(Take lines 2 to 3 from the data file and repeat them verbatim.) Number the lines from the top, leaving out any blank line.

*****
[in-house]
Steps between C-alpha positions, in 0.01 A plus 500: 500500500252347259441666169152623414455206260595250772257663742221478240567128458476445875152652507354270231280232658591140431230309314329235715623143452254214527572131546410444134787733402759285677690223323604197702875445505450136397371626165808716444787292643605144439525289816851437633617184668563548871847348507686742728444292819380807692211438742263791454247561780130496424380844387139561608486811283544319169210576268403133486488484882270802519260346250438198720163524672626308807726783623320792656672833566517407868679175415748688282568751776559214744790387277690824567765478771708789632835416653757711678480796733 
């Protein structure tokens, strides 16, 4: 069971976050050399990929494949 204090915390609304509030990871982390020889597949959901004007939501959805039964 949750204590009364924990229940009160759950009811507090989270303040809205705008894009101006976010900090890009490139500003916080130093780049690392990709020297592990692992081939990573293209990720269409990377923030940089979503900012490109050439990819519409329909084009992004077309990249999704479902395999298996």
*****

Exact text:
Steps between C-alpha positions, in 0.01 A plus 500: 500500500252347259441666169152623414455206260595250772257663742221478240567128458476445875152652507354270231280232658591140431230309314329235715623143452254214527572131546410444134787733402759285677690223323604197702875445505450136397371626165808716444787292643605144439525289816851437633617184668563548871847348507686742728444292819380807692211438742263791454247561780130496424380844387139561608486811283544319169210576268403133486488484882270802519260346250438198720163524672626308807726783623320792656672833566517407868679175415748688282568751776559214744790387277690824567765478771708789632835416653757711678480796733 
């Protein structure tokens, strides 16, 4: 069971976050050399990929494949 204090915390609304509030990871982390020889597949959901004007939501959805039964 949750204590009364924990229940009160759950009811507090989270303040809205705008894009101006976010900090890009490139500003916080130093780049690392990709020297592990692992081939990573293209990720269409990377923030940089979503900012490109050439990819519409329909084009992004077309990249999704479902395999298996």